Yesterday i paid a visit to the Piemonte Share festival, at the Science Museum in Turin. The new media art event might have its flaws but its energy and focus remain pretty unique in the country. Sunday was the day i wouldn’t have missed for the world: i knew that neither Bruce Sterling nor Siegfried Zielinski would have disappointed the audience.
I wish i could have spent more time at the festival and dedicated a more generous space to it on this website but since all the art events are now taking place during the same weekend in Turin (and once again i believe that the person behind this idea should be hanged, drawn and quartered on Piazza Castello), all i’m going to blog is a series of bits and pieces from yesterday.
Like every year, there were works that fascinated the public and works that made me happy (I feel like an old bat when i realize that nowadays they almost never coincide.) Let’s start with an example of the former, shall we?
Kuai Auson, 0h!m1gas, 2008
0h!m1gas (migas being the spanish word for ants), by Kuai Auson, is one of the latest addition to the long (long!) line of artworks in which the movements of animals perform a task usually fulfilled by human beings.
Some activate vehicles (think of Ken Rinaldo’s Augmented Fish Reality, Garnet Hertz’s Cockroach Controlled Mobile Robot or Seith Weiner’s Terranaut). Others control the arrival of your emails (RealSnailMail by boredomresearch). Some can even play musical instruments. The mice of Gail Wight’s Rodentia Chamber Music Chamber play the piano, carillon, drum, harp and cello. The fish in Keny Marshall’s Apophenia play brass horn.
0h!m1gas harnesses the relentless activity of an ant colony into a DJ scratching performance.
Just as the DJ/VJ culture is characterized by movements and noises expressing a human state of mind and feelings, these social agents engage in turntablism activated via motion tracking and contact microphones, so that the communication network in the colony can be analyzed as a form of biological data that produces a new form of emerging music.
My pictures are the crappy usual. Apologies to the artist.
knowbotic research, macghillie_ just a void, 2009-10, © Knowbotic Research
And now for the project that made me happy.
Inspired by the proliferation of surveillance technologies, knowbotic research‘s macghilie – just a void transports into a more urban setting the ghillie suit. This type of camouflage clothing, first used by hunters and then by soldiers in WW1, is covered in loose strips of cloth or twine, so that its wearer will be confused with heavy foliage.
Here’s what i wrote about the project a while ago: One of the battle cries of KR is that they want to see the development of new zones of in-transparency in which people can fully experiment and circulate, where one is neither representable nor identifiable. A bit like the character (some kind of Cousin Itt alter-ego) that appears in their projects macghilie – just a void. What would happen if we fight surveillance society with transparency?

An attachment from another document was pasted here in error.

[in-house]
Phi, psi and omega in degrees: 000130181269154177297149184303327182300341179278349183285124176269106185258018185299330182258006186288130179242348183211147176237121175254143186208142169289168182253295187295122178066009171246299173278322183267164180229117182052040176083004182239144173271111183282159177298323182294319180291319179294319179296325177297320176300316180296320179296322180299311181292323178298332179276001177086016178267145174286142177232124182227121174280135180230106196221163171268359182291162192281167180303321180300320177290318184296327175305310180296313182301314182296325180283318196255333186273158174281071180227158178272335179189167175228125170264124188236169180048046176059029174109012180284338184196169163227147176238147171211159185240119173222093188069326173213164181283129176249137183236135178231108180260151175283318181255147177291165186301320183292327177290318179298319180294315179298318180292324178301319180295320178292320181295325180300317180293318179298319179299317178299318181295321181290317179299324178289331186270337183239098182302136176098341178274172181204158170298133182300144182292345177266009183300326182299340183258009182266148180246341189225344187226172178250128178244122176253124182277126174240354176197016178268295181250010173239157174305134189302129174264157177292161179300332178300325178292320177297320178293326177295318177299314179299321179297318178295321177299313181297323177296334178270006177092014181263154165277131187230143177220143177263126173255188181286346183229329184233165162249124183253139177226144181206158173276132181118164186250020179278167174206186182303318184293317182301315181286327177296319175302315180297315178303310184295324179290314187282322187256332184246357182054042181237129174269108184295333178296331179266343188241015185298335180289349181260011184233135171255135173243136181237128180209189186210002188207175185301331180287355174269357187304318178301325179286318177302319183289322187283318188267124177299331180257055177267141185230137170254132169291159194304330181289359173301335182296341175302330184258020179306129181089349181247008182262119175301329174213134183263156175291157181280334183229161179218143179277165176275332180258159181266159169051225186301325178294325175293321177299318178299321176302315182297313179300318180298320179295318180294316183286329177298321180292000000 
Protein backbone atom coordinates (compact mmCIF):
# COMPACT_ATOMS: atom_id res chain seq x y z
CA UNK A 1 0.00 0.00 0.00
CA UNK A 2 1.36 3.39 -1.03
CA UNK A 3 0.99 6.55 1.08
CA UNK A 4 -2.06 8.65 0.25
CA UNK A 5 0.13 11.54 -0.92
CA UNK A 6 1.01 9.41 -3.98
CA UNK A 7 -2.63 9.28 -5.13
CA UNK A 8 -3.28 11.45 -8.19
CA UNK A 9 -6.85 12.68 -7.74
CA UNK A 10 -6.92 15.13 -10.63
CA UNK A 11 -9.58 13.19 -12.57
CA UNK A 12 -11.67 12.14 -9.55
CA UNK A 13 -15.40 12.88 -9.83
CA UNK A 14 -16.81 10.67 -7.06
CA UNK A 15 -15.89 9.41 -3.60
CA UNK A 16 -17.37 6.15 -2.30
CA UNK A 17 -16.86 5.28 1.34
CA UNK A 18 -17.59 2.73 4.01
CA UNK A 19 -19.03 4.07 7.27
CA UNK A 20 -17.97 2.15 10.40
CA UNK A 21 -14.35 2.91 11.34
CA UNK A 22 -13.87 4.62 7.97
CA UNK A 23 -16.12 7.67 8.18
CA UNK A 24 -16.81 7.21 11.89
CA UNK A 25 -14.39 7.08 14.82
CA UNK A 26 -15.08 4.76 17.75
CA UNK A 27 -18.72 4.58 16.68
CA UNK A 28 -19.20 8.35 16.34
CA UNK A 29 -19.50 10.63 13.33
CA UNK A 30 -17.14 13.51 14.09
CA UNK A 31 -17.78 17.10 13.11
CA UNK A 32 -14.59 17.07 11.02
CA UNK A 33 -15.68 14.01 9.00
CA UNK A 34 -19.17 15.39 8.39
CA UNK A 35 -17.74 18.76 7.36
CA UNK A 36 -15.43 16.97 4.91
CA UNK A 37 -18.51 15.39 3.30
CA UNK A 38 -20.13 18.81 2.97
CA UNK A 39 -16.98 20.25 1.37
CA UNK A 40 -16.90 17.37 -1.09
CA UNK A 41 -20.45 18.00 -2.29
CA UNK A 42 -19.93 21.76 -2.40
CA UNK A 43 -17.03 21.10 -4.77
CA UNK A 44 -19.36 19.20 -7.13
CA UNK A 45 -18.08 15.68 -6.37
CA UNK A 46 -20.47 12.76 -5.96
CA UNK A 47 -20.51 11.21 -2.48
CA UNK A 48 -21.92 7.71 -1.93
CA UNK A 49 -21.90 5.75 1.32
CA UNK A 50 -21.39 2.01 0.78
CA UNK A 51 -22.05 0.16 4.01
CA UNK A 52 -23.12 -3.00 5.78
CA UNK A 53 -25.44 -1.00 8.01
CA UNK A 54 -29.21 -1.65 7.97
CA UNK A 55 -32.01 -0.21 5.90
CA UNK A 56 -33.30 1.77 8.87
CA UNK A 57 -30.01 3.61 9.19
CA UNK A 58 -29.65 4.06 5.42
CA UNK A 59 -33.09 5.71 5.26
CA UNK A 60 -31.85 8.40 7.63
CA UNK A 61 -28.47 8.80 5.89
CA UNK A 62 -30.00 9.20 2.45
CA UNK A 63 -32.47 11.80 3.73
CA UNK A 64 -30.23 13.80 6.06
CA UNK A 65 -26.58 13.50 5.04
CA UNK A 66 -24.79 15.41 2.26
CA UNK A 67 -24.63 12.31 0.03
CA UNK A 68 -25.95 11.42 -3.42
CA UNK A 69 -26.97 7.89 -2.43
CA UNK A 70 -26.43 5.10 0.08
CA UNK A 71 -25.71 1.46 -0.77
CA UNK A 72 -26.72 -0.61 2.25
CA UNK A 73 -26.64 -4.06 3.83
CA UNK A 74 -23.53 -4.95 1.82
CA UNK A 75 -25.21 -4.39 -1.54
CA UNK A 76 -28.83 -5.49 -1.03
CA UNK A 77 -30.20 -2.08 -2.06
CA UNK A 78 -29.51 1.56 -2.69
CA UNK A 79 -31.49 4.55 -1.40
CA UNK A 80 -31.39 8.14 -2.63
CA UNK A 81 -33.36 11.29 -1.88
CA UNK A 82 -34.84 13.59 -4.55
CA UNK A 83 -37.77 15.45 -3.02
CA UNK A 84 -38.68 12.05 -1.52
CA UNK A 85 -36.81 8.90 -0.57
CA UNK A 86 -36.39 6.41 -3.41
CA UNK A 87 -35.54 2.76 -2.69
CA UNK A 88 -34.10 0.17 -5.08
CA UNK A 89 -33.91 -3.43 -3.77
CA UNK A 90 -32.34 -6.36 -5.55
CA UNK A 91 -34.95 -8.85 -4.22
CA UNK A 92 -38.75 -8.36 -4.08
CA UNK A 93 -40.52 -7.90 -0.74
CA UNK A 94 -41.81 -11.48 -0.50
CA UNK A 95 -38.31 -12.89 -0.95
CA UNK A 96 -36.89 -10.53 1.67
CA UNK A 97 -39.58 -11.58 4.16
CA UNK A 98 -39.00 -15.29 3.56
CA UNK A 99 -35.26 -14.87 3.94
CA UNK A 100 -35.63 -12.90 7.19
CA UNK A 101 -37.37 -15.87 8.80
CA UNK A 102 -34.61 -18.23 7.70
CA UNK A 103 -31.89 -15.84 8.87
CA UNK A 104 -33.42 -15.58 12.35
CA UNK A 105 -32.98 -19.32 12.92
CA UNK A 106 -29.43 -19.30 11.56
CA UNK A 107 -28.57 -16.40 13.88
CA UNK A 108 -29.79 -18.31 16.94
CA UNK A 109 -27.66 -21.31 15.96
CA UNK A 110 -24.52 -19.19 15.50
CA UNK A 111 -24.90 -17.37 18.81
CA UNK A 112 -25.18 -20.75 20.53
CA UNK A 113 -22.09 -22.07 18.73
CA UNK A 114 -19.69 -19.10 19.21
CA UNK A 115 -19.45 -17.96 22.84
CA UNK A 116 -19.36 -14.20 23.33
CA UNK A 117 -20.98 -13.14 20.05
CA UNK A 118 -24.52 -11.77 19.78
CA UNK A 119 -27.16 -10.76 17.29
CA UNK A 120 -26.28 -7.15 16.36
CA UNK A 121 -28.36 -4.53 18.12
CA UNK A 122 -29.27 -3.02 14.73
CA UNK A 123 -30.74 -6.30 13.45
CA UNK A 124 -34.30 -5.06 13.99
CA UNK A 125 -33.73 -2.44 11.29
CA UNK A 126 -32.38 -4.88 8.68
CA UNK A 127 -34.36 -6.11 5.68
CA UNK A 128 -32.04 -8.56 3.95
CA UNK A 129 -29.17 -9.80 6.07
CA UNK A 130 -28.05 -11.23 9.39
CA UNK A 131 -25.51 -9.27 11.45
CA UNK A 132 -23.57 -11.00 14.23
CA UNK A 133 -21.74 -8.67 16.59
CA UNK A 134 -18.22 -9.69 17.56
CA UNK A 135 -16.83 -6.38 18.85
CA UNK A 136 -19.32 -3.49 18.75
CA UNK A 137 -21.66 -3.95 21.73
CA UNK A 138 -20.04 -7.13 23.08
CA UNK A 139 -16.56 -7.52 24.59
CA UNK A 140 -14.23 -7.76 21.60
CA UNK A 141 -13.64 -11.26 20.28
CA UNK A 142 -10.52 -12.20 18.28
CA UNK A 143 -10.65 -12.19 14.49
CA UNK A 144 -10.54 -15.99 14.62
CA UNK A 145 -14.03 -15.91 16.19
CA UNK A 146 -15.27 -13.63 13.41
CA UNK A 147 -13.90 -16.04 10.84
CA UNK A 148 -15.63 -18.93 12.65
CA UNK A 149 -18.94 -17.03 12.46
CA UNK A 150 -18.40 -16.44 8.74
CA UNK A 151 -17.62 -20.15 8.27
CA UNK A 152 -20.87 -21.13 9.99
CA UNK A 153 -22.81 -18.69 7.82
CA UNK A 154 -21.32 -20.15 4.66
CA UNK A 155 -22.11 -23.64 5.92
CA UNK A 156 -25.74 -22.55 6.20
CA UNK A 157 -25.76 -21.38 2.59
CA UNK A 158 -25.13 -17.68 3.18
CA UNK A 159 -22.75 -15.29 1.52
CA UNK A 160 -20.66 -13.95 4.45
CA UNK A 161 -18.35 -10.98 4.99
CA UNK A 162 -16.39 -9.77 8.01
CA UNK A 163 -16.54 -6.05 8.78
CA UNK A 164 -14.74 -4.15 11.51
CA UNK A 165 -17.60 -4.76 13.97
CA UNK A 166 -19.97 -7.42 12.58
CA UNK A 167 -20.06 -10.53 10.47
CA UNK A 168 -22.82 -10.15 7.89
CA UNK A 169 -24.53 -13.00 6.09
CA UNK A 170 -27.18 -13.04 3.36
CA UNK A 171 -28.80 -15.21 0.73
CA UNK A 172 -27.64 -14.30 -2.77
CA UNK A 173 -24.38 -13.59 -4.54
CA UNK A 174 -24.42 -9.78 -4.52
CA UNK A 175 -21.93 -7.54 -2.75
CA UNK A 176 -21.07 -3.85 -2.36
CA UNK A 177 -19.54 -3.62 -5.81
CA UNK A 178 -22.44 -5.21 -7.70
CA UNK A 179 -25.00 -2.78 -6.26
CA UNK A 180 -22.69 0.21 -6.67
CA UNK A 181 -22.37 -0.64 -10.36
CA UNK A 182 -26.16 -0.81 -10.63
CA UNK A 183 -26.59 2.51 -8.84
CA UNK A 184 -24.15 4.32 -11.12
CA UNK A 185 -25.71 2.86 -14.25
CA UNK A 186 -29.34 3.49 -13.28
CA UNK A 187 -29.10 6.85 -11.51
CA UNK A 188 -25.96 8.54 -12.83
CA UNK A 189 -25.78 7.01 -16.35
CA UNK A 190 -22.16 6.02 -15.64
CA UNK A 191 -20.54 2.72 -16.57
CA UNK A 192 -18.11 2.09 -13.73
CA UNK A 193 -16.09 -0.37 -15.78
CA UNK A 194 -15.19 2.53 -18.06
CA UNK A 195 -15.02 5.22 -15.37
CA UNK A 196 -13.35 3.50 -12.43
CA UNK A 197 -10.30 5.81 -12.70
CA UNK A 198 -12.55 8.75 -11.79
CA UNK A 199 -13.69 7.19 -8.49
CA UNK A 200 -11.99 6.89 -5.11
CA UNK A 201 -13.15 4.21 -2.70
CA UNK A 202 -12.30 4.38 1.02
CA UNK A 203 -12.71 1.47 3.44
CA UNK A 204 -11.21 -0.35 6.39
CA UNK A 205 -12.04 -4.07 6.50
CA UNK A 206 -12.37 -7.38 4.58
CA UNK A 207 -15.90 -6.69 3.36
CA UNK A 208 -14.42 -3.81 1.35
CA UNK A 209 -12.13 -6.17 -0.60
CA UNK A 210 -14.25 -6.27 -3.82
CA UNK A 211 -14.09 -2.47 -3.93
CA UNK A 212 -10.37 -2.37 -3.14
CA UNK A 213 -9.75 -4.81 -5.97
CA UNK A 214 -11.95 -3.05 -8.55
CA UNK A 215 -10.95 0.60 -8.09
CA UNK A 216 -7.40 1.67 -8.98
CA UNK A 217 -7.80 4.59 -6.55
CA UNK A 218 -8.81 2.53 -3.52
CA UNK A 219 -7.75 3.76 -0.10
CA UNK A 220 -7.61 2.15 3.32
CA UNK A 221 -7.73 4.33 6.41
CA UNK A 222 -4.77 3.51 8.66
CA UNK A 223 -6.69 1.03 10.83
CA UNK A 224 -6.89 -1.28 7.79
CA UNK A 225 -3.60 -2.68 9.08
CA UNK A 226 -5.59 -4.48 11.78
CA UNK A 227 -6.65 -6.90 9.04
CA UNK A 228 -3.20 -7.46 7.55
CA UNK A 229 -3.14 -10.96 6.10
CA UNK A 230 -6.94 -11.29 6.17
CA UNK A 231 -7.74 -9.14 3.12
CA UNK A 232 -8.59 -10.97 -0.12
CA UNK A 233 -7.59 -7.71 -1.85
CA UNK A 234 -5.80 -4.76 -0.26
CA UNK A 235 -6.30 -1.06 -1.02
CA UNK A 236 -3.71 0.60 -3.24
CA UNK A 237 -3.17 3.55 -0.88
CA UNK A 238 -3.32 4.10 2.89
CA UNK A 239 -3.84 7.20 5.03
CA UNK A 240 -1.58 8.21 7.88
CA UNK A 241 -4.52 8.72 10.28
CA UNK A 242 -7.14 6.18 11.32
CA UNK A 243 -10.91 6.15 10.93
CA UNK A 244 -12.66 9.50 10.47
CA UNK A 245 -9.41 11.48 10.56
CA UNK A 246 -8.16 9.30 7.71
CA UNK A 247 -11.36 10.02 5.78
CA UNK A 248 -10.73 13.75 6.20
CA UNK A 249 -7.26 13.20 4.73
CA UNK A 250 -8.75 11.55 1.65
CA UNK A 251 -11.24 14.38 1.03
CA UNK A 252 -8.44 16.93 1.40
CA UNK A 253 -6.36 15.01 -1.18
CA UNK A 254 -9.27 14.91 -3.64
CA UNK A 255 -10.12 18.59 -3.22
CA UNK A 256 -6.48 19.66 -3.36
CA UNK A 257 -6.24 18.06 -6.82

Knowbotic Research, Macghillie – just a void, 2010. © Knowbotic Research
But let’s get back to Smart Mistakes, the theme of the festival which elevates glitches and errors to a more noble status. Bruce Sterling gave a new perspective on our notion of mistake with a presentation of 3 inventors (somewhere in his presentation he also managed to mention Carla Bruni):
The first one is Alexander Graham Bell, the inventor of the first practical telephone but also the author of many less successful inventions and experiments.
Alexander Graham Bell
Samuel Langhorne Clemens, aka Mark Twain, who invested and lost the fortune he had earned with his books in the Paige typesetting machine, a device designed to replace the human typesetter of a printing press with a mechanical arm. Twain was hoping he would turn into a media mogul by selling the machine to all the newspapers in the country. Unfortunately, the Paige composer took too much time to be perfected and was made obsolete by the Linotype.
Telharmonium console by Thaddeus Cahill 1897
The most interesting character however is Thaddeus Cahill, an engineer who invented the telharmonium. Together with Alexander Graham Bell, Cahill dreamt that the telharmonium music would soon be broadcast into hotels, restaurants, theaters, and even houses via the telephone line. As we know, this never happened.
But what if we got it all wrong? What if the man whose genius should be celebrated in this trio was Thaddeus Cahill? He might never have achieved his dream of rocking ball rooms with music played over phone lines but maybe we should herald him as the god father of electronic music. His telharmonium after all was the first electromechanical musical instrument ever created. And if we look closer in history, how will upcoming generation view the walkman which has recently put out of production after 30 years of activity? Will they look at it the way we look at the telharmonium today? Will they see it as nothing more than a clunky, cumbersome assemblage of plastic in which you had to insert boxes containing rolls of magnetic tape? Will they see it as a failure of engineering?
Of course, I took pictures.